Description of the radar set, tactical-technical characteristics
Figure 1: Omniradar RIC60A evaluation board
|57 … 64 GHz
|pulse repetition time (PRT):
|pulse repetition frequency (PRF):
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Omniradar RIC60A is operating in the V-band FMCW Radar on a single chip in the size of 7×7 mm. RIC60A can be configured via an SPI interface and can measure Doppler frequencies and high-precision distances or distance changes.
It includes integrated antennas, one transmitter and two independent receivers. The two receivers make it possible to determine the direction of the reflecting objects using the monopulse technique. With its 7 GHz transmitters bandwidth, the chip can achieve higher position and speed accuracy than comparable products.
Possible applications are manifold and include for ranging, velocity and imaging, for example, simple and cheap motion detectors with differentiated tasks:
- In healthcare, this radar enables continuous medical surveillance of elderly people without violating their privacy. The radar chip is able to monitor the movement of a person within a field of view of 60°, without capturing more information than just whether the person moved or not. The RIC60A is able to detect even very minor movements such as heartbeat or breathing, so it’s good for monitoring signs of life. Such a contact-less control of heartbeat and respiration makes this chip also interesting for the technical equipment in intensive care units of hospitals. Its low power consumption also allows it to be used in portable devices.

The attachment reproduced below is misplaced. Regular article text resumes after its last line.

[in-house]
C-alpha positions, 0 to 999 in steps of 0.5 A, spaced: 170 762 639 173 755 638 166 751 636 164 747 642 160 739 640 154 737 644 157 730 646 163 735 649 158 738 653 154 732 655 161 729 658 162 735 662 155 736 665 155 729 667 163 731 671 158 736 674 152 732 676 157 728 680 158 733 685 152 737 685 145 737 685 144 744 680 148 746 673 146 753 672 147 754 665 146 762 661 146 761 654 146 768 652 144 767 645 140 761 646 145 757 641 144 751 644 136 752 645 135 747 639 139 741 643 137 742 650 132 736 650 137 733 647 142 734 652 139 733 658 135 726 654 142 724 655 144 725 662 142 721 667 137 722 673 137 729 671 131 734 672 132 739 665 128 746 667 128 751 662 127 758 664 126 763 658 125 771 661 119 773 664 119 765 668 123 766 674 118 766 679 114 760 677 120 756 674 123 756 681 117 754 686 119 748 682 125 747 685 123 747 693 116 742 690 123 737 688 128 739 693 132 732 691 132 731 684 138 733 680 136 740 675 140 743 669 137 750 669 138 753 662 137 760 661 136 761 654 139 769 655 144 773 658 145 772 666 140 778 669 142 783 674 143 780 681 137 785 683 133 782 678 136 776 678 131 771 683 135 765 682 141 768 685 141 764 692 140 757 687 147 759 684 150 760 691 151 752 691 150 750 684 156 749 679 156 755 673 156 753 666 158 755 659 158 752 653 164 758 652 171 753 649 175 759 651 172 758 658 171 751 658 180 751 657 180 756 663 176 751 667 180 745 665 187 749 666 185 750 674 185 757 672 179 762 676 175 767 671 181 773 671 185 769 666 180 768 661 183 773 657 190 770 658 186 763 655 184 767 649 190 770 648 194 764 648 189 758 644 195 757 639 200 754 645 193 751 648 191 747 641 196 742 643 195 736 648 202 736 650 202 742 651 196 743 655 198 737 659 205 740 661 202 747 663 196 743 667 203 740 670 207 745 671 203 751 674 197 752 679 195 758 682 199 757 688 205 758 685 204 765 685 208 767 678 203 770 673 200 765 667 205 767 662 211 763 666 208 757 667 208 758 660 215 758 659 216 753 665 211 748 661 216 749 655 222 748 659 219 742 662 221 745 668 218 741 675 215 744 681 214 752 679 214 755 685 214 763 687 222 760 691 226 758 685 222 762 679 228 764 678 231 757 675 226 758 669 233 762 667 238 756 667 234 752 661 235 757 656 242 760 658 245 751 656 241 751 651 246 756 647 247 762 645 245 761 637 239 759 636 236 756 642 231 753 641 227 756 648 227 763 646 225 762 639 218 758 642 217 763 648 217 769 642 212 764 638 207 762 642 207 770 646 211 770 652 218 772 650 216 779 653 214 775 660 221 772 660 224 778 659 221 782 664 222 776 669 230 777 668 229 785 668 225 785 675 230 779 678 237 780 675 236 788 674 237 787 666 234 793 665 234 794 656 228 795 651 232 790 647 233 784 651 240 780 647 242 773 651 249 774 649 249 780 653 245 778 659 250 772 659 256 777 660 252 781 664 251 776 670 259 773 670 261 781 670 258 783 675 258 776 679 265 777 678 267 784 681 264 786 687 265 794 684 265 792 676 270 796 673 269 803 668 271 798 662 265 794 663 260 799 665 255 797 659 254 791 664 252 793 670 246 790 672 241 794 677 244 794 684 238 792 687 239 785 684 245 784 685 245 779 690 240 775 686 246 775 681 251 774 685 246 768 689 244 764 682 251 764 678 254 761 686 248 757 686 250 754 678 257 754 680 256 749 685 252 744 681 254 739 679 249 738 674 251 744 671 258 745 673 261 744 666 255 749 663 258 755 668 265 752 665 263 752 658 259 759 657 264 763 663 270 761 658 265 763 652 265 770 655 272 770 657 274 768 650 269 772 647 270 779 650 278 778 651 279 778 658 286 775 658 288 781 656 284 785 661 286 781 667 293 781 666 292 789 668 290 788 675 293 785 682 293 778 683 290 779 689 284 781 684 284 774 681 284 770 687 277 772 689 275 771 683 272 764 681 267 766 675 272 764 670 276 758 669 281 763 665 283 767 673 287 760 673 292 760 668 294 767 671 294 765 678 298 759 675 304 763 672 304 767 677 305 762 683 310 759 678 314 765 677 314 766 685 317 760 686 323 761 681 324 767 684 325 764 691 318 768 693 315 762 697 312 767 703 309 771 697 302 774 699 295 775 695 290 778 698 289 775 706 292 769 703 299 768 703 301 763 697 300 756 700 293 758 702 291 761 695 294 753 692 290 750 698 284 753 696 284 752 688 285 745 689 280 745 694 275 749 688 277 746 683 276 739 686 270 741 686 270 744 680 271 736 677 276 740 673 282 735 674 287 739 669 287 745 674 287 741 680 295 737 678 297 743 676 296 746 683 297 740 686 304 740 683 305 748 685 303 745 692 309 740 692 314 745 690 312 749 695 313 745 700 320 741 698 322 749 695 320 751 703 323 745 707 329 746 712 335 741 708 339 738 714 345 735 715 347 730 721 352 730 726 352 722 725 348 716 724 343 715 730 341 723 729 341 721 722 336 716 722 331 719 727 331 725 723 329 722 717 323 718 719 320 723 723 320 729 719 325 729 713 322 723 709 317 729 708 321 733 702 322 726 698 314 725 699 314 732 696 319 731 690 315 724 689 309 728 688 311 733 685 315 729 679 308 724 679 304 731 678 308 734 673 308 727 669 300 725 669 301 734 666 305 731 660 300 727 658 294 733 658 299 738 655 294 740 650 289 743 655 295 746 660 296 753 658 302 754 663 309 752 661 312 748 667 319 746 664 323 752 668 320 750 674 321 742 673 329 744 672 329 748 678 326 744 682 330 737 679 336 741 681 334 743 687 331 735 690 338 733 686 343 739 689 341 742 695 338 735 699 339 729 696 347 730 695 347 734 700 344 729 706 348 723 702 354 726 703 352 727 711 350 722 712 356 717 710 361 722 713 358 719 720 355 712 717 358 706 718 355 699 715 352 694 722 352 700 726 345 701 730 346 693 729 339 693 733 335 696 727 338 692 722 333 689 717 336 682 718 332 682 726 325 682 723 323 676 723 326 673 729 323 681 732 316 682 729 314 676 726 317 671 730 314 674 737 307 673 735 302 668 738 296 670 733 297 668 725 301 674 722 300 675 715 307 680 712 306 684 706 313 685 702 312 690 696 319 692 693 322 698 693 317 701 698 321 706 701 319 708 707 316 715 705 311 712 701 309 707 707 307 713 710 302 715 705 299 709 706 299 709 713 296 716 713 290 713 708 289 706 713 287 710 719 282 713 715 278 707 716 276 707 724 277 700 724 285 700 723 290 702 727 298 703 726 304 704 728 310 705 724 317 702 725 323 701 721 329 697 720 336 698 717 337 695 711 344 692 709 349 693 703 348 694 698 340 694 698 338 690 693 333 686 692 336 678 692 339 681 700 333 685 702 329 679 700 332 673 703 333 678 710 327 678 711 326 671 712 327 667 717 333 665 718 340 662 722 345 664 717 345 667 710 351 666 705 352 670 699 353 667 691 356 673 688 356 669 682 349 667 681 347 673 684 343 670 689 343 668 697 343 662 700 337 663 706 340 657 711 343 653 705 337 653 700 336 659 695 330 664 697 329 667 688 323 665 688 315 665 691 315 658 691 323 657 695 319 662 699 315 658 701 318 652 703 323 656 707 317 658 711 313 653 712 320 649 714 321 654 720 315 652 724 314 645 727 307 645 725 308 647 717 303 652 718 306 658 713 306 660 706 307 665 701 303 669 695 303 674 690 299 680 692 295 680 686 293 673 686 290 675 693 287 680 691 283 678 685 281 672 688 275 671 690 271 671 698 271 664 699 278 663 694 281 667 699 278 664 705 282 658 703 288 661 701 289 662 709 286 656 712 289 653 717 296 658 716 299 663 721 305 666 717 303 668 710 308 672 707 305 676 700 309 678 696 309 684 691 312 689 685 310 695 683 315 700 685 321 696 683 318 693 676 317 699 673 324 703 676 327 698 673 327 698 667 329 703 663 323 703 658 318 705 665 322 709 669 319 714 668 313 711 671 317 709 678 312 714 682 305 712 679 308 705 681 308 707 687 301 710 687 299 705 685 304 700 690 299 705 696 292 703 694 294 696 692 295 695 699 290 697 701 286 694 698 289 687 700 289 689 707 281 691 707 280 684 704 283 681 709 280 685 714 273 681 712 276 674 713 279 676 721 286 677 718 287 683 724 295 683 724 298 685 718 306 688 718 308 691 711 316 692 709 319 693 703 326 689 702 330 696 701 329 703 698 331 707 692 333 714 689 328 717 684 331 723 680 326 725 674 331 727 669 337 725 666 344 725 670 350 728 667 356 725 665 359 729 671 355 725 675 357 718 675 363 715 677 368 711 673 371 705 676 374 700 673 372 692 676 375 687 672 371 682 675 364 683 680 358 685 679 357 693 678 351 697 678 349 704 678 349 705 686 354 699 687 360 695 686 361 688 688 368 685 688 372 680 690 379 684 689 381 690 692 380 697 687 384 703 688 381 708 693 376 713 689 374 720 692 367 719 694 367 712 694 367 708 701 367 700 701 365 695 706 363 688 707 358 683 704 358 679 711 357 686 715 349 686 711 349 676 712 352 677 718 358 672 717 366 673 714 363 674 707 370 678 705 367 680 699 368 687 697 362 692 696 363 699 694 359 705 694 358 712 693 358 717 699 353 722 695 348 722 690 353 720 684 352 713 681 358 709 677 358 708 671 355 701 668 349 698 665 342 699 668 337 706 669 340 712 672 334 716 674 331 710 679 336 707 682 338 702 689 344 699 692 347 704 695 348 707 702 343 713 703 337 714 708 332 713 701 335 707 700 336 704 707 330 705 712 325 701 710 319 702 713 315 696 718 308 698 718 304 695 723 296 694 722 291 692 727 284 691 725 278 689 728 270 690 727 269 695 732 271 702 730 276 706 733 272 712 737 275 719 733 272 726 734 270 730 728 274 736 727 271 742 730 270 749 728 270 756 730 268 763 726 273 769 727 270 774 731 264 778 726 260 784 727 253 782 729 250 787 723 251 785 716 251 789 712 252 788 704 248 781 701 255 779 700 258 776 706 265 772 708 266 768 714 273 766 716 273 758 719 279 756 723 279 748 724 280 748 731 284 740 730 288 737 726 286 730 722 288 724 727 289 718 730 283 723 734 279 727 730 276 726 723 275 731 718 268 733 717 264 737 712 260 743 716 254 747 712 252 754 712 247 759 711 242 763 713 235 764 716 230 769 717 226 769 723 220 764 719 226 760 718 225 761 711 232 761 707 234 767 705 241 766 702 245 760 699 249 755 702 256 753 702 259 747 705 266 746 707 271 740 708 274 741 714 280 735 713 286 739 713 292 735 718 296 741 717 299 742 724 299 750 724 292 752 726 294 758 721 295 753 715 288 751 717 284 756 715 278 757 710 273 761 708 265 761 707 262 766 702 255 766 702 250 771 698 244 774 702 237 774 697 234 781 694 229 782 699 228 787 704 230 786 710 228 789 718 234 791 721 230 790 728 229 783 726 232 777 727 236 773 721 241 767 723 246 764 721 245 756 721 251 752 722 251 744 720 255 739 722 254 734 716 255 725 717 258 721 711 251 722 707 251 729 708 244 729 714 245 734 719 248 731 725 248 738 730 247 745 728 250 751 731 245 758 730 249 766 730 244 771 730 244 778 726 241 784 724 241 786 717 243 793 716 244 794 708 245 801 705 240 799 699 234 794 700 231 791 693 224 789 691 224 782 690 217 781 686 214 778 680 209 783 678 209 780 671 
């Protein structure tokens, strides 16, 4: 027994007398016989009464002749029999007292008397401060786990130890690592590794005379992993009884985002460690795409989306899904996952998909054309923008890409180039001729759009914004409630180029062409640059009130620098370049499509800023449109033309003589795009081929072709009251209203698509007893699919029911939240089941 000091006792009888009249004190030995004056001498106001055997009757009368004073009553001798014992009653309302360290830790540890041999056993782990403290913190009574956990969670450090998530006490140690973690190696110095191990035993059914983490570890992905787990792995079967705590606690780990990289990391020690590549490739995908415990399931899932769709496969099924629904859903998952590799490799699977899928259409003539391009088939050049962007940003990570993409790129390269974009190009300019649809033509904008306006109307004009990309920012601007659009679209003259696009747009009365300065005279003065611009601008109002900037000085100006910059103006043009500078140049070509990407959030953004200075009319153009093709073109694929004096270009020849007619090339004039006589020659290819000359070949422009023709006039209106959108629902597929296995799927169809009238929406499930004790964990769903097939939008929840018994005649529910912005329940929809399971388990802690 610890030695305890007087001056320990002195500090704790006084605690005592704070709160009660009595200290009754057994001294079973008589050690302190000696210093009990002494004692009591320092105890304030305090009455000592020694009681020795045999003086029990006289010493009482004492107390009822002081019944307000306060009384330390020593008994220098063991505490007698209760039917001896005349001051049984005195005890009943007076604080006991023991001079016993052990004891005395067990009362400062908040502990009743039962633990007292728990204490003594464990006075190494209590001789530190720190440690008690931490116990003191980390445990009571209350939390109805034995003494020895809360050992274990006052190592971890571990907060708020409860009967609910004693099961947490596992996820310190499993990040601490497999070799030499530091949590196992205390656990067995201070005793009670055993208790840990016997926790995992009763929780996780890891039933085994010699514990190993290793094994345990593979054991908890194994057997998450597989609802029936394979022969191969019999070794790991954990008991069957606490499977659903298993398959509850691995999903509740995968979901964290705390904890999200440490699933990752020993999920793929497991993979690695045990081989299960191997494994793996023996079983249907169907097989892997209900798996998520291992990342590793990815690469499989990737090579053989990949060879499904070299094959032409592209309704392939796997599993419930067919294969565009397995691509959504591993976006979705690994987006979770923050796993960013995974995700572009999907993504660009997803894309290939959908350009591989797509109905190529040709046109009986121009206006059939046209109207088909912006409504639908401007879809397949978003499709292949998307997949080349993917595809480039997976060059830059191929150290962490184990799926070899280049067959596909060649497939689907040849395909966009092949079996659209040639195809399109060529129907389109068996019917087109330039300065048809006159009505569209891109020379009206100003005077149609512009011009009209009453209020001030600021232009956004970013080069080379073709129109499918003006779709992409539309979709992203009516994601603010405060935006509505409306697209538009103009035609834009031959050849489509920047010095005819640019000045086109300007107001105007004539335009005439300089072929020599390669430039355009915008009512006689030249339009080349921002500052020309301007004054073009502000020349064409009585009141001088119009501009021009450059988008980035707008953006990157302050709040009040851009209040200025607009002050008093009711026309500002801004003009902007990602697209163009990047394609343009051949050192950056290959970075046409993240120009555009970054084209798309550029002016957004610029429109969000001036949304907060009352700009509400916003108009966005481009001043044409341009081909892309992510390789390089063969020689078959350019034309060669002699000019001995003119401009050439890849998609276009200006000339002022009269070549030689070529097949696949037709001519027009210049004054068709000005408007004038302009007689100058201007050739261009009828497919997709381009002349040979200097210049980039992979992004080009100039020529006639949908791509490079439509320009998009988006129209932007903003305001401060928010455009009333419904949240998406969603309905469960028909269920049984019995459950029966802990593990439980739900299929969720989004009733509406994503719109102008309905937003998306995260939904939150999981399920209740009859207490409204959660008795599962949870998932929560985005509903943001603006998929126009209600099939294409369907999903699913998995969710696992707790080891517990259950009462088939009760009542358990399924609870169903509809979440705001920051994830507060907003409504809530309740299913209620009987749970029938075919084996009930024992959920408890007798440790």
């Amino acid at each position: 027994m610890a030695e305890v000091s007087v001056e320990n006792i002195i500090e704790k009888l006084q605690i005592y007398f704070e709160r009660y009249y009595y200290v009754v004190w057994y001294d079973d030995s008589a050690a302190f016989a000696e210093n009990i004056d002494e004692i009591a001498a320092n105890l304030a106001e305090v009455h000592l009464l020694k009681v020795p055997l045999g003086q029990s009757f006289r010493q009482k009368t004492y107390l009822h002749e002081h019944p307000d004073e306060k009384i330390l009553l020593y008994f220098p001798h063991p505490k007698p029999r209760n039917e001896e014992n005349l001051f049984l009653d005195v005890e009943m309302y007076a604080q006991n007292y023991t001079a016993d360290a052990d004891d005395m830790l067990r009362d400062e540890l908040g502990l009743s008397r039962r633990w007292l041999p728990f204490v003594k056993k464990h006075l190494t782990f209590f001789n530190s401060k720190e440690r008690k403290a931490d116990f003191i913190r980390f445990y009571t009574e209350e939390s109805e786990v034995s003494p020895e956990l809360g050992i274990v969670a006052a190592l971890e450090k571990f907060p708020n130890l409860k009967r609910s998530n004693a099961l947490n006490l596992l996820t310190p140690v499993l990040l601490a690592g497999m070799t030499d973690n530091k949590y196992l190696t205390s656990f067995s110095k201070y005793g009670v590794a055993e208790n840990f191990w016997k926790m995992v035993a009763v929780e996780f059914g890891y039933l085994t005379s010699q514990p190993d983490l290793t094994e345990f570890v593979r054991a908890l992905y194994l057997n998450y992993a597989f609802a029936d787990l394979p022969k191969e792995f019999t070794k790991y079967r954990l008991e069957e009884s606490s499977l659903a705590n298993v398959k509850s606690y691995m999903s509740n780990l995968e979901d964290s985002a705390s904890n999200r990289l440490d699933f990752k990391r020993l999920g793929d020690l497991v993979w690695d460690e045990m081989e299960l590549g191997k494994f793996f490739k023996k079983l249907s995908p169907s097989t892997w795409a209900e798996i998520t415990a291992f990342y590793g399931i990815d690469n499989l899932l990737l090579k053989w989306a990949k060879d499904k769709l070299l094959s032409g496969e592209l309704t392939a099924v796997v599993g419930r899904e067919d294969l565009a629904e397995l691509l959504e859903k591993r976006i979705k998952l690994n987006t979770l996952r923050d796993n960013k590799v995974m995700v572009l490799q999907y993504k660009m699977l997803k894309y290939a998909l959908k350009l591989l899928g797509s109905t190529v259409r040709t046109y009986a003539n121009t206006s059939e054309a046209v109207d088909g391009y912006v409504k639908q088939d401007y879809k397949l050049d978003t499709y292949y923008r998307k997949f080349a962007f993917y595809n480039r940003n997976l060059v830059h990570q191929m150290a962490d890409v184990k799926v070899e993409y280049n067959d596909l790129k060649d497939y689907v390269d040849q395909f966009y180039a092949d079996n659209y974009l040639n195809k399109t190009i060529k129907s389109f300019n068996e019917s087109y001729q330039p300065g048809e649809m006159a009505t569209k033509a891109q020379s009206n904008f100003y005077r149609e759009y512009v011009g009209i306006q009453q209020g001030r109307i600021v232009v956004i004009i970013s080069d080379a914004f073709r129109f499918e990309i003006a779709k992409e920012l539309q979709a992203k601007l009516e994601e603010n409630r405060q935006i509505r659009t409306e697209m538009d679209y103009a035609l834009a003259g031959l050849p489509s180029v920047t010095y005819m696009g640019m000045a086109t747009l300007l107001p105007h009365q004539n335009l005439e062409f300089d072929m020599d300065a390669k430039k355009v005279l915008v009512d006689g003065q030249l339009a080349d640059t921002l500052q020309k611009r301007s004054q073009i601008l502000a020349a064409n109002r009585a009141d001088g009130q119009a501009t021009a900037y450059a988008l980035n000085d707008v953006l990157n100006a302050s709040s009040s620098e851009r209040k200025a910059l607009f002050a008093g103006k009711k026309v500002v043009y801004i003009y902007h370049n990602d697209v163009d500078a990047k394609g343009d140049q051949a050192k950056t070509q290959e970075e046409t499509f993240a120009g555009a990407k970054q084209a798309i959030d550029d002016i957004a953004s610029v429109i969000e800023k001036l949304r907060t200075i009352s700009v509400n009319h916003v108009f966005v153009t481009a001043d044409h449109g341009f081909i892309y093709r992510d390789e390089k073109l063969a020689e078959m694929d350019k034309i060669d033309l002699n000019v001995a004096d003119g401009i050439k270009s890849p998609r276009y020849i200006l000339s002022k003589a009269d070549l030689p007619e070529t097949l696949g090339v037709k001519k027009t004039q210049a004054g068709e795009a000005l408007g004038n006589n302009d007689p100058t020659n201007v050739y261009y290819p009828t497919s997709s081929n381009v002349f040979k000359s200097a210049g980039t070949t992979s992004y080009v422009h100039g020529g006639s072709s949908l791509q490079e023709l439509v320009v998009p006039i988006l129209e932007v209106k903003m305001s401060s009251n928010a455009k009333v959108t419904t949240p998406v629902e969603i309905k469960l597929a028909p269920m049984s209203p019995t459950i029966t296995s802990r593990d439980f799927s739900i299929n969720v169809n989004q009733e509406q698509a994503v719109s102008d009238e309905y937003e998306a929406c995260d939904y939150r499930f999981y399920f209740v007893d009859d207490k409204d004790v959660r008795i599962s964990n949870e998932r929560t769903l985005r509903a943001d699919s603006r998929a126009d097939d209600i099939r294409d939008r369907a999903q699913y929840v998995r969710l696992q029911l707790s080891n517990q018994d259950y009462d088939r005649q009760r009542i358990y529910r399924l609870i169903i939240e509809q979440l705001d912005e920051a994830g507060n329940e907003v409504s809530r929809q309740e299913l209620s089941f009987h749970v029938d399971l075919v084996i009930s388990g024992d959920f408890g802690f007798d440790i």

- Due to the very high carrier frequency of the transmitter, the radar can also detect extremely slow speeds (comparable to the speed of snails or German bureaucrats). Thus this radar is also well applicable in the security technology.
- In robotics, the radar can be used as a sensor for manipulators due to the extremely high measuring accuracy. Here it is possible to use the radar in complete darkness. The measurement result is available in real time. (In principle, this application also includes a parking sensor in an autonome automobile.)
- Due to its low power consumption and low weight, it can be used in drones to avoid collisions and to ensure a smooth landing.
The manufacturer offers an Omniradar Radar Development kit for the RIC60A complete with an USB-interface board and sample MATLAB scripts for radar measurements and algorithm development on Personal Computer.
Sources and ressorces:
- Manufacturers home page
- Julien Happich: ''Dutch startup shrinks 60-GHz radars while increasing precision'', Microwave Engineering Europe, September 2014 (online)
- Robert Ernst: ''Vital Sign Radar, Development of a Compact, Highly Integrated 60GHz FMCW Radar for Human Vital Sign Monitoring'' Halmstad University, June 29, 2016 (online)